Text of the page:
Mobile stalkerware: a long history of detection

Mobile stalkerware: a long history of detection

Recently, we have received an alarming question from many Malwarebytes users, asking, “Do you detect stalkerware?” The answer is an overwhelming, “Absolutely, and for good reason!” Moreover, we have been doing so for a long time, and are expanding our efforts in the months to come.

Going back more than five years, Malwarebytes researchers have detected applications and software that monitor other people’s online behavior and physical whereabouts. Our firm belief then is what we hold to be true now: People who are being watched have a right to know. And, taking that a step further, people should be able to consciously choose which applications and software are on their machines.

It’s your device, your choice. But when it comes to stalkerware, we know it’s not as simple as that—especially for victims of domestic abuse. So that’s why we launched a concerted effort to build a more comprehensive list of stalkerware and block it via Malwarebytes for Android, as well as Malwarebytes for Mac and Windows. (Malwarebytes for iOS no longer has scanning capabilities because of Apple constraints.)

Over the last month, we analyzed more than 2,500 samples of programs that had been flagged in research algorithms as potential monitoring/tracking apps, spyware, or stalkerware. Our database of known stalkerware has now increased to include 100 applications that no one else detects, including seven that are, as of presstime, still on Google Play.

In addition, we’ve partnered with local shelters, nonprofit groups, and law enforcement, as well as other security professionals, to share intel and build awareness. Our aim is to protect domestic abuse victims on and off their devices. Stay tuned for more blogs with advice on what to do if you find stalkerware on your phone, and how parents and other individuals can determine if a monitoring app is safe to use.

What is stalkerware?

The term stalkerware can be applied to any application that can be used to stalk/spy on someone else. Stalkerware is often marketed as a legitimate mobile tracking program to keep tabs on loved ones, especially children. Some of these programs are used above board by families keeping a close eye on their kids’ devices or users looking to find lost phones/laptops. However, these programs are often misused—to the detriment of their victims—who can now be found wherever they are going, even if they are trying to get away from abusive partners or other dangerous individuals.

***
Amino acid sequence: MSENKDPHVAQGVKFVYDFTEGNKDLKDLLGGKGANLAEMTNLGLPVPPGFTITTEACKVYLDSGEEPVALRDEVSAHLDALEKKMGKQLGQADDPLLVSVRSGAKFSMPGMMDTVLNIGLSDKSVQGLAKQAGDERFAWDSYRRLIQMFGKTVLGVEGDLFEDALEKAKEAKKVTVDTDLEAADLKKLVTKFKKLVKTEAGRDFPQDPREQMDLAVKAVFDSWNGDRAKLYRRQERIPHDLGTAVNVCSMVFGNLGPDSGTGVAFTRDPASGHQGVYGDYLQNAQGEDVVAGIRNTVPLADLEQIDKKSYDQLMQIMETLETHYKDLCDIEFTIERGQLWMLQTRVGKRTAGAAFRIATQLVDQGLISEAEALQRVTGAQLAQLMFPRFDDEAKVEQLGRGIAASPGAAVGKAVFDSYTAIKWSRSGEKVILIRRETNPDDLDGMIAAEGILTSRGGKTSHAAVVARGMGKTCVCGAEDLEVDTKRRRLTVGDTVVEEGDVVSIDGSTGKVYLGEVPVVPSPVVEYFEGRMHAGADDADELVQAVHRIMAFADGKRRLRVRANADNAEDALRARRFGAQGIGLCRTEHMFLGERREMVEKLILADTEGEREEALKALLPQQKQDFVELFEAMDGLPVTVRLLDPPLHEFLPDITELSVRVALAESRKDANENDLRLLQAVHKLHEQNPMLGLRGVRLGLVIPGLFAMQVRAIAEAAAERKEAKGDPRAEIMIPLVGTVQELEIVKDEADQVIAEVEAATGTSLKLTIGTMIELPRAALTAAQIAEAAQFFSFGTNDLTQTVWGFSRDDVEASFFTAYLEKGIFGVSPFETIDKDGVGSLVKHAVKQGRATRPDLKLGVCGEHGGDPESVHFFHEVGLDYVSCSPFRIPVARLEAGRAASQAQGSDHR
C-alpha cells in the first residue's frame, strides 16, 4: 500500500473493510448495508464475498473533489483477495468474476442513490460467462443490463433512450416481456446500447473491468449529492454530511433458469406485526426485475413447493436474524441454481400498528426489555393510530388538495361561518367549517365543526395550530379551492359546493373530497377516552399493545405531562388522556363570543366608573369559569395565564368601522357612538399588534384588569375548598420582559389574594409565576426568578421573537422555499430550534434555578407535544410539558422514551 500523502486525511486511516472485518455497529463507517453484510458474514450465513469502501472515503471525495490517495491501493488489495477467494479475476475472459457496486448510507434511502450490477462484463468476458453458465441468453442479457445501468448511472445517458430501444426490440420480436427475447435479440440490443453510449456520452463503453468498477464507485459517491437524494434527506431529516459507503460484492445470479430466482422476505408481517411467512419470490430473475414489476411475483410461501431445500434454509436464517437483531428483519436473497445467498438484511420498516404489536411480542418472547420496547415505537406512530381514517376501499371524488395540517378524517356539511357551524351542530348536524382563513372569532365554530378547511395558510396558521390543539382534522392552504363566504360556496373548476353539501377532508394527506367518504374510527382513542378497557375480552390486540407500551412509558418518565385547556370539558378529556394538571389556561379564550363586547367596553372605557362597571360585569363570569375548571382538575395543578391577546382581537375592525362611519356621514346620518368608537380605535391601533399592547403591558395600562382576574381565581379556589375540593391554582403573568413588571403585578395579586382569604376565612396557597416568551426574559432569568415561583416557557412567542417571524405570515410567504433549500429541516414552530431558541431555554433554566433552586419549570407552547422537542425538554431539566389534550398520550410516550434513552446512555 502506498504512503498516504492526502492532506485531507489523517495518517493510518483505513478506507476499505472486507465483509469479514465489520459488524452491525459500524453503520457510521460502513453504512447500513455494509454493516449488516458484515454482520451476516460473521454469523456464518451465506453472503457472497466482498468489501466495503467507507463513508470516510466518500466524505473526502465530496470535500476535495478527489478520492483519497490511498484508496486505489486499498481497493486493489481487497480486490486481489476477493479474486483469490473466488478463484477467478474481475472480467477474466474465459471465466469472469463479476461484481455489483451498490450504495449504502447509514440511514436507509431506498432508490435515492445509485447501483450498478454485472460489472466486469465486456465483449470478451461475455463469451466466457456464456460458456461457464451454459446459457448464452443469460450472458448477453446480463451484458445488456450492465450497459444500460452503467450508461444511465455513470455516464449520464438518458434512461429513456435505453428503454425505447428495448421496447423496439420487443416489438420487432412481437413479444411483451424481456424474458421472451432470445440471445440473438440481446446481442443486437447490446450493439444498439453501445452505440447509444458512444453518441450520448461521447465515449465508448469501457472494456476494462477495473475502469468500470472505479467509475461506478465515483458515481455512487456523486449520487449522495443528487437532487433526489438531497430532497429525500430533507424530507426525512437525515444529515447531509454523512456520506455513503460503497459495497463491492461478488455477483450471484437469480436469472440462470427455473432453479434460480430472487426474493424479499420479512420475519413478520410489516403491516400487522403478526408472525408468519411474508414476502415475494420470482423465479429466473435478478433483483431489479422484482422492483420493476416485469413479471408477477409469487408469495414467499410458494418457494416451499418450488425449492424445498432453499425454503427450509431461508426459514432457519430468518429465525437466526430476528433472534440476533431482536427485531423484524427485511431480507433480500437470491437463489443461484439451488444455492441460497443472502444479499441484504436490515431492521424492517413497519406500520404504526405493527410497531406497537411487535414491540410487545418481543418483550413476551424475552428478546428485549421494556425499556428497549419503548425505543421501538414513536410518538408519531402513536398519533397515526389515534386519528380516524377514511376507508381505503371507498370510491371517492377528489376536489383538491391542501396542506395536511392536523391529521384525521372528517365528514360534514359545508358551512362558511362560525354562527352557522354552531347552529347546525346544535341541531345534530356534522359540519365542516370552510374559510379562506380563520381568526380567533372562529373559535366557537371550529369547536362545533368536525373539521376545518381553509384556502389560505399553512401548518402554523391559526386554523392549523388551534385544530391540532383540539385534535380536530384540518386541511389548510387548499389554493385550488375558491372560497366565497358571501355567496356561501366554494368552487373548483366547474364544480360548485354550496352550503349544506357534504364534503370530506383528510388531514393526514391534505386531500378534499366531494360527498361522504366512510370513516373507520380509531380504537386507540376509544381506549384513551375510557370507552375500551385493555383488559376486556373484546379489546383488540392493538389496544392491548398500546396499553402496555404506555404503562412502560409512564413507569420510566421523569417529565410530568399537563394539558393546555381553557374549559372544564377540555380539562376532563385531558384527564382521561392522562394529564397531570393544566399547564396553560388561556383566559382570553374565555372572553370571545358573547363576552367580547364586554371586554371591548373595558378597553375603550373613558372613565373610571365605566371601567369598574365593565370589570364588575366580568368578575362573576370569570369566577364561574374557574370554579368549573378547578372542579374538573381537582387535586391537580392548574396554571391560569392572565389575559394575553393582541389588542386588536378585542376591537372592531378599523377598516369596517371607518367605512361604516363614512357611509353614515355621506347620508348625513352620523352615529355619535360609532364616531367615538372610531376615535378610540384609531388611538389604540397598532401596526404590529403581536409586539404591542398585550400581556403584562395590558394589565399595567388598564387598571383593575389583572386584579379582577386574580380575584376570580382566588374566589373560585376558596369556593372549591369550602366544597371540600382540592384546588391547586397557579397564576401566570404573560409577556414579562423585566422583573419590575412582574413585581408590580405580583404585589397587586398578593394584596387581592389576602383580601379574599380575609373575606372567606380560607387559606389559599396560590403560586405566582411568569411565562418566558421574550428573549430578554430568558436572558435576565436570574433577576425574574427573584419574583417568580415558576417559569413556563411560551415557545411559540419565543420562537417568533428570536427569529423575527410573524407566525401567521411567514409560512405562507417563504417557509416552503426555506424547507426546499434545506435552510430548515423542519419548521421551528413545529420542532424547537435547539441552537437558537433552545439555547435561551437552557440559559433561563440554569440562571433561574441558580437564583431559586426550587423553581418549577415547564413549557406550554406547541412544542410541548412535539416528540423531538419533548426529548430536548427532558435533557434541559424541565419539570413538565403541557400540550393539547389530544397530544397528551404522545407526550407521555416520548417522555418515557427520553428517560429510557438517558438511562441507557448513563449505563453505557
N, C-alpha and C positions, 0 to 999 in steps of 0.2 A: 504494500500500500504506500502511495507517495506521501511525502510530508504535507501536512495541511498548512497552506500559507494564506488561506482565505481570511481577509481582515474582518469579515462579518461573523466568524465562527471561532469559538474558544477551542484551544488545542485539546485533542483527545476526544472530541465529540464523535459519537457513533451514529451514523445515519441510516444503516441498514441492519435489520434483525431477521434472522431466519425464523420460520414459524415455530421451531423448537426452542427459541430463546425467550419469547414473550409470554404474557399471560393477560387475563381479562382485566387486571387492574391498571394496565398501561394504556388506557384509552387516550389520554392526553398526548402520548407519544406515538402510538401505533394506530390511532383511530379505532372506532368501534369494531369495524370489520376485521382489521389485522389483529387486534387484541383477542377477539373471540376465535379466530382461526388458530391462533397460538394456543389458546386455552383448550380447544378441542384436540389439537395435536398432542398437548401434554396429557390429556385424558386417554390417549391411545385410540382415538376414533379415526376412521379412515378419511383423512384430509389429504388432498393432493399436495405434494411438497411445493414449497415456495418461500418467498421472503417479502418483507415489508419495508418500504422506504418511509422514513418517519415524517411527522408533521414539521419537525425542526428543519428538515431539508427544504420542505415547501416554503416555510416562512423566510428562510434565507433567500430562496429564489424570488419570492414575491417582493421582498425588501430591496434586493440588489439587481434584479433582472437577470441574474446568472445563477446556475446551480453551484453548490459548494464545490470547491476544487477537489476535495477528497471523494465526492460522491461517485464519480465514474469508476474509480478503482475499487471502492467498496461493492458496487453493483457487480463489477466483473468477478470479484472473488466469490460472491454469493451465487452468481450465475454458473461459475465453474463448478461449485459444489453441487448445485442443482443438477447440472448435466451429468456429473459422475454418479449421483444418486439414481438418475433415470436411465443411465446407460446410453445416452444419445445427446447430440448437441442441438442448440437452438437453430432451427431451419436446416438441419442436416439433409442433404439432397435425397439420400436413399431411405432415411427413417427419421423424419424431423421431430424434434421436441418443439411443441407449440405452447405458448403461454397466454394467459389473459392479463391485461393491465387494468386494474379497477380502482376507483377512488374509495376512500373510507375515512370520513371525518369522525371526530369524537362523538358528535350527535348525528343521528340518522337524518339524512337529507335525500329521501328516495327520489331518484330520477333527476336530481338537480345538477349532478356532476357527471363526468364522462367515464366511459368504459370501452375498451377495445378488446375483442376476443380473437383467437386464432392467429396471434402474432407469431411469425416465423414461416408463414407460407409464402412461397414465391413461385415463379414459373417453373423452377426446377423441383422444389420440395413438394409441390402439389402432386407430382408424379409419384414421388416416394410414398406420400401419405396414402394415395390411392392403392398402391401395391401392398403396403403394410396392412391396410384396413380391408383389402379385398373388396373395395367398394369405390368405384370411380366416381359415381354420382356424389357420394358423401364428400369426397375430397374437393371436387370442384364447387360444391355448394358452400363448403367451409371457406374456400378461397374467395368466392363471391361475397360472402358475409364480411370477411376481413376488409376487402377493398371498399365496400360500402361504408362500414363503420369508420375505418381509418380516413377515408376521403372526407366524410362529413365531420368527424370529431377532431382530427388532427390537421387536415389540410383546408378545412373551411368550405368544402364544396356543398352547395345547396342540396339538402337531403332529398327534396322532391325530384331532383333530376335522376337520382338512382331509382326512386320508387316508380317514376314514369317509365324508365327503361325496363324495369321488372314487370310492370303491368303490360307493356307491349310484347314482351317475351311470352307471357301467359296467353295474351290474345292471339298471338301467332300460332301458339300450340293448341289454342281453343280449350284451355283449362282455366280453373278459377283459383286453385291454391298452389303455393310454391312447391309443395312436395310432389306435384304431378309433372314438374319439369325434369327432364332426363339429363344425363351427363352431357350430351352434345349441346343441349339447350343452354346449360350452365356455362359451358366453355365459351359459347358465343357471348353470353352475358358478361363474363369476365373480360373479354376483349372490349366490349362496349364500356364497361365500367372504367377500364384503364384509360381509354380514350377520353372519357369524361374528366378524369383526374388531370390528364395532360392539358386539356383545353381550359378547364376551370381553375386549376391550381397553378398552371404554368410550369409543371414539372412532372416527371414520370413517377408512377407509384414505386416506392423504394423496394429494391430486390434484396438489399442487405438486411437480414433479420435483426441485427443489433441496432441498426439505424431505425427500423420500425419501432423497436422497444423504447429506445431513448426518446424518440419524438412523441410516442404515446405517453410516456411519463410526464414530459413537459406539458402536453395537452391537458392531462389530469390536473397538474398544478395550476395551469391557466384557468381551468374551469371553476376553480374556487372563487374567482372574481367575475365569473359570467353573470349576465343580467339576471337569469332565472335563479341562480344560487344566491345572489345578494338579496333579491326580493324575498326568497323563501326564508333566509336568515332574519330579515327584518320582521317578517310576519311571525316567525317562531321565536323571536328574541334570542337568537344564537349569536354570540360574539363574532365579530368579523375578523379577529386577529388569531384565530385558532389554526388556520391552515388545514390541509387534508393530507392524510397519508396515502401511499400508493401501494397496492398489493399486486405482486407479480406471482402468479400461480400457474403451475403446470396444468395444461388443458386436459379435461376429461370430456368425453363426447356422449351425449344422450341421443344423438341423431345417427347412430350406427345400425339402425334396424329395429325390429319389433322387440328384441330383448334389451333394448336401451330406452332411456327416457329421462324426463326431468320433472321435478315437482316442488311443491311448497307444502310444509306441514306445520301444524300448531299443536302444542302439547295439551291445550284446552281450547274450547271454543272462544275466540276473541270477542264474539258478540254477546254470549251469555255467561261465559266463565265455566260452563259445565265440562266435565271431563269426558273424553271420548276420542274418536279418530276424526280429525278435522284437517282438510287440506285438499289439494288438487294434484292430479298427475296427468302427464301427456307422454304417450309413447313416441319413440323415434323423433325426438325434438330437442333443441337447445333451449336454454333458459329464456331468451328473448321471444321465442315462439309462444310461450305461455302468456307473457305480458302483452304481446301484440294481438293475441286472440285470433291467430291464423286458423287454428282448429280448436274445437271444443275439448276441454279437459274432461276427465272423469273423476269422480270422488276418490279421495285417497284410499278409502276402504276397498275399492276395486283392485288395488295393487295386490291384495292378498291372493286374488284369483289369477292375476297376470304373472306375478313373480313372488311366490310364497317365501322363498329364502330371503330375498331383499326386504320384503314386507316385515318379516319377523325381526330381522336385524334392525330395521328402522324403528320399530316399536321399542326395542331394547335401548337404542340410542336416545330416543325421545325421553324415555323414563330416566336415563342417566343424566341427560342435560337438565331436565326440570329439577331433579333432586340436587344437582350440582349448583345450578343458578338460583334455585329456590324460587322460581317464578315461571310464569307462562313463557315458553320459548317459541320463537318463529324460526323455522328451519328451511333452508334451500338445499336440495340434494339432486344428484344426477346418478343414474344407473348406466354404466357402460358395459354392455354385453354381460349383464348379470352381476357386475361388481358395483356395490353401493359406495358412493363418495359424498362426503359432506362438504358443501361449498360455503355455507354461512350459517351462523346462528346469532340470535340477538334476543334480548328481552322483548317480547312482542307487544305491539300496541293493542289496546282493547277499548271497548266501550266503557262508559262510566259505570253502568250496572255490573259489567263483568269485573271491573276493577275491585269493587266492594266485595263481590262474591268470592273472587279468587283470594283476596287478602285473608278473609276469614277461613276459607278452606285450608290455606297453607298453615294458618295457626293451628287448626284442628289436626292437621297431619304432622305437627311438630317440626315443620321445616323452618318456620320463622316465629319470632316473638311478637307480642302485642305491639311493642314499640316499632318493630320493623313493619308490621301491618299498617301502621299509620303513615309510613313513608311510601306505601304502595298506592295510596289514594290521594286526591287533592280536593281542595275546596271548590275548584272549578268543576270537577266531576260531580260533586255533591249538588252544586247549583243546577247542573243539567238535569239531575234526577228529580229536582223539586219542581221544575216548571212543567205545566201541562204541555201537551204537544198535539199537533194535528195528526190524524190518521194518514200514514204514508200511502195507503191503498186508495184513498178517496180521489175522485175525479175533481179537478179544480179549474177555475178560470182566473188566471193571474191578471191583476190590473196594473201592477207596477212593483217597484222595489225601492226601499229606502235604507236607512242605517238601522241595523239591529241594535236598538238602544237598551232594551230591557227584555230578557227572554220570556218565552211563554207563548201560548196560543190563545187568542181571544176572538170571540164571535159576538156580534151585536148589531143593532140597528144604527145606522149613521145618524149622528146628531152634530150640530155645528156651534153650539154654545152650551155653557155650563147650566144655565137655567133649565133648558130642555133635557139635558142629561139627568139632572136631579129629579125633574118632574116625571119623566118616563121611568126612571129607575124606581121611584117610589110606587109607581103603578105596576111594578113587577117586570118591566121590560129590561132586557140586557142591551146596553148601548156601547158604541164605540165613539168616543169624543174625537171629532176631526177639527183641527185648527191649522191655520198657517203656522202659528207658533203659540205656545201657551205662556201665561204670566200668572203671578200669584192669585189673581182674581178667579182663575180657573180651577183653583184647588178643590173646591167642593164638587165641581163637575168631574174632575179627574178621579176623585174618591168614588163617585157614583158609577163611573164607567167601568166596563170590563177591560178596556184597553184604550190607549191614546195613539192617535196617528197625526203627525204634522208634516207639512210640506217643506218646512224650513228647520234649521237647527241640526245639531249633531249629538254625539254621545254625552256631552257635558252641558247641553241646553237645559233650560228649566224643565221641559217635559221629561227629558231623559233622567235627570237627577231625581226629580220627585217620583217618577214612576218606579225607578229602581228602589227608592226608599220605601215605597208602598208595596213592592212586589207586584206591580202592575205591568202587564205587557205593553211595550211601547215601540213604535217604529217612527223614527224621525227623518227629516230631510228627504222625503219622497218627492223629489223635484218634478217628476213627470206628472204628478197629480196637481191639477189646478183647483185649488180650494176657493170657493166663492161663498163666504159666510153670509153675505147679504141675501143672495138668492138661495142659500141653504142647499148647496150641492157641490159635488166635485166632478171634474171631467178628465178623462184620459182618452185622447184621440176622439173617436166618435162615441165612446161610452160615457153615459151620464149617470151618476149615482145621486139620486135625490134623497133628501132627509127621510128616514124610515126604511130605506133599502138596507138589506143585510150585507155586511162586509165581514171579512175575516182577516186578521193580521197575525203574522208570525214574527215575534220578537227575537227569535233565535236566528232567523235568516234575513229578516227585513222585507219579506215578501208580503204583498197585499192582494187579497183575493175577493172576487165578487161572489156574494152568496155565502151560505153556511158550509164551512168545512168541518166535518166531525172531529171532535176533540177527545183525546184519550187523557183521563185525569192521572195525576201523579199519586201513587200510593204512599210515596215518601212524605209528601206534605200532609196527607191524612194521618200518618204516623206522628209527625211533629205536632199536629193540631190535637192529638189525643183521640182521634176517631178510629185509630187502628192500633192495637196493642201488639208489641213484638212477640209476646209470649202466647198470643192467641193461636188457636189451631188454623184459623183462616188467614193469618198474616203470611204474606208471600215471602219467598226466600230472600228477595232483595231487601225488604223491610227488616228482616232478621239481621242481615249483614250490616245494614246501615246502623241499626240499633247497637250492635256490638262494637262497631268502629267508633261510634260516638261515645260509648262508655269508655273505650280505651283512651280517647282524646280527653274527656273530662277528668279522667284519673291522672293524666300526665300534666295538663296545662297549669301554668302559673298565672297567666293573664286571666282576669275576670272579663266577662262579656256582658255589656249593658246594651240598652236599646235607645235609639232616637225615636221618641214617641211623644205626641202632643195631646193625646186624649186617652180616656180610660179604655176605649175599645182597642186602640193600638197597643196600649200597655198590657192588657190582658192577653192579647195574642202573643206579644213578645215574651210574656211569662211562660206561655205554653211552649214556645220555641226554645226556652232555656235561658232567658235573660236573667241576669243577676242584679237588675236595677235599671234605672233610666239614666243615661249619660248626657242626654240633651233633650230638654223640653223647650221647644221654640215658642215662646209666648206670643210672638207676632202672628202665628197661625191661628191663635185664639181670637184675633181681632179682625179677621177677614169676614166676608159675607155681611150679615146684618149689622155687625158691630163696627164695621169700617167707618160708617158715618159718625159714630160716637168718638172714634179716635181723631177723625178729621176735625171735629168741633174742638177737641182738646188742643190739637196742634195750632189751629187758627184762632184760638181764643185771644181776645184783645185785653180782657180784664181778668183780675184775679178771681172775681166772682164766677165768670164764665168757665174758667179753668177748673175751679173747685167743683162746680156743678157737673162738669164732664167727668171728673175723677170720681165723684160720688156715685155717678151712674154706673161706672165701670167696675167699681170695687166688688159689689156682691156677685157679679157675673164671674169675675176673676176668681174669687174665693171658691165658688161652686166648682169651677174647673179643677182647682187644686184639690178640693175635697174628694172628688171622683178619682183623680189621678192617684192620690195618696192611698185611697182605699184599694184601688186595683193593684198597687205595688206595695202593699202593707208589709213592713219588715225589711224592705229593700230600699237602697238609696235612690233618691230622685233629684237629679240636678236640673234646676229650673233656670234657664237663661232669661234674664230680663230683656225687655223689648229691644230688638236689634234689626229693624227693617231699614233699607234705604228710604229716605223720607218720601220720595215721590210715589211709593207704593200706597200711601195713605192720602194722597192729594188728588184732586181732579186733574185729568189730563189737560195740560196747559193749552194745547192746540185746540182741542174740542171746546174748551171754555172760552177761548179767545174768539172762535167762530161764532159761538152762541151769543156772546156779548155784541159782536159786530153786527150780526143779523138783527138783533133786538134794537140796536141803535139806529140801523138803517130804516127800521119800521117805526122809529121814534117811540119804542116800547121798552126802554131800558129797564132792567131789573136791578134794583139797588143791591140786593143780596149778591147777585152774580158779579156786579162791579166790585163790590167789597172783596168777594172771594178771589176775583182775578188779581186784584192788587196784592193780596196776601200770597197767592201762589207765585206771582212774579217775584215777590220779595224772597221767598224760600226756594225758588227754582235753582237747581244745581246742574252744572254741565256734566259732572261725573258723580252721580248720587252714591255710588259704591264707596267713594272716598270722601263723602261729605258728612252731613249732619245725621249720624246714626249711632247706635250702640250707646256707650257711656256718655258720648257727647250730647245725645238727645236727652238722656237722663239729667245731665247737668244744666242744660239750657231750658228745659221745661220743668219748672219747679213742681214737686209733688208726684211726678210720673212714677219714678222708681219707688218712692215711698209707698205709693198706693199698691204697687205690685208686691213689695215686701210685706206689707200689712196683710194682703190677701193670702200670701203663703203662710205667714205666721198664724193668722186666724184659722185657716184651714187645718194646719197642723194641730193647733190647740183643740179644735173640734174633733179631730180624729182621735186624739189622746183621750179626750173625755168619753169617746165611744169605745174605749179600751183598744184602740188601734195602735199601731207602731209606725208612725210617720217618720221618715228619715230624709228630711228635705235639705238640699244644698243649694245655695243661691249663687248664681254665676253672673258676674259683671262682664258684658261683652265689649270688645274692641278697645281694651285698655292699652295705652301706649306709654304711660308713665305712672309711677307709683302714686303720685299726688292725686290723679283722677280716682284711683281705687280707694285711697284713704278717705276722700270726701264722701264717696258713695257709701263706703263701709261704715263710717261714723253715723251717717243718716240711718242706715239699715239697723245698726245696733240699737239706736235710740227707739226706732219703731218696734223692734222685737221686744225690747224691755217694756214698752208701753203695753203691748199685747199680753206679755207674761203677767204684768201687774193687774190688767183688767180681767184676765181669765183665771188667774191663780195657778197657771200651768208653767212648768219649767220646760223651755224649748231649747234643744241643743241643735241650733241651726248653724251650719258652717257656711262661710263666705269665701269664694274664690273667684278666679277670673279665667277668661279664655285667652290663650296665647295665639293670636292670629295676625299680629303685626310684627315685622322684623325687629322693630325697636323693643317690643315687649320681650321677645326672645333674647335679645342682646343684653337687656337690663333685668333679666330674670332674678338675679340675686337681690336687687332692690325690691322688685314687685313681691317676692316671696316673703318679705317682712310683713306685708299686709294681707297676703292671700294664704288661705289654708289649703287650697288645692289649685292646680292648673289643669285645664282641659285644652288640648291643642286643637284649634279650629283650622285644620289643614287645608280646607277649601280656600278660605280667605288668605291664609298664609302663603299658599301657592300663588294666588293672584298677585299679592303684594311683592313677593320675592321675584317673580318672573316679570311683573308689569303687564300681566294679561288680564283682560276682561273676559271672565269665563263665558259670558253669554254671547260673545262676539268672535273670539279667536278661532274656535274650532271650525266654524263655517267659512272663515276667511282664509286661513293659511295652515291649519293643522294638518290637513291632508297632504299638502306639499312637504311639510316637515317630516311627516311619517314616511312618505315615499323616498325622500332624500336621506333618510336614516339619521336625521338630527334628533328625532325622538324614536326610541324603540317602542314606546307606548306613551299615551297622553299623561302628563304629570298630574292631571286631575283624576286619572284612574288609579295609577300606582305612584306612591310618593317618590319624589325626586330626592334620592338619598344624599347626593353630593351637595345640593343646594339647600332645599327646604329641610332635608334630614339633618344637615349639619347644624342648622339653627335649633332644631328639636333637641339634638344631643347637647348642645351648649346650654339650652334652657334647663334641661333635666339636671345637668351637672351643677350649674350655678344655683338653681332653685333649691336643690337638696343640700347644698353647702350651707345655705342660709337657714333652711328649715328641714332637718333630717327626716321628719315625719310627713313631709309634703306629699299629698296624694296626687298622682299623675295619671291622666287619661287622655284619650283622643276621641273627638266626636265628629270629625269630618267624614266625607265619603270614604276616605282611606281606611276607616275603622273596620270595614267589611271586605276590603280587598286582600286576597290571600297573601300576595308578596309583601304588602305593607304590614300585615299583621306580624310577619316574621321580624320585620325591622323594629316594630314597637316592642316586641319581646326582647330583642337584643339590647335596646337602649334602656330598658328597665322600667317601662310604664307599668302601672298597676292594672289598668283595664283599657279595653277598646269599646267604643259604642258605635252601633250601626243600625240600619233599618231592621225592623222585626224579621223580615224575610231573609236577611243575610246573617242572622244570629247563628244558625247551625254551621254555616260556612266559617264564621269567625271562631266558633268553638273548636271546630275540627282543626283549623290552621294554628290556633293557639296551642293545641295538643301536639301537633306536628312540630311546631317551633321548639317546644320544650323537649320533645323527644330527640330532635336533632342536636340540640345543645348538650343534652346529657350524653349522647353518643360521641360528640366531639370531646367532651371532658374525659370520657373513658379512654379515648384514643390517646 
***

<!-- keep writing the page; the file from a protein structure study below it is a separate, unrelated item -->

What can stalkerware do?

To get to what stalkerware can do, let’s first look at the longtime mobile threat category monitor, which is a subset of potentially unwanted programs (PUPs). Because some of these stalkerware applications can be used legitimately, they are currently flagged as programs users might not potentially want on their phones. However, once presented with what stalkerware can do (or once gaining knowledge of a program that’s been installed on their device without consent), many users will likely want to delete these apps.

To see how scary a monitoring app can be, for example, I invite you to read Mobile Menace Monday: beware of monitoring apps. To highlight, here is a list of information a monitoring app/stalkerware can gather— all of which can be sent to a remote user.

  • GPS location
  • Pictures taken with front/rear camera (unbeknownst to user)
  • SMS messages
  • Call history
  • Browser history
  • Recorded audio via device mic
  • Email accounts stored on device
  • Phone numbers in contact list
  • IP address of device

Even scarier, some of these apps are easily available on Google Play. More on that later.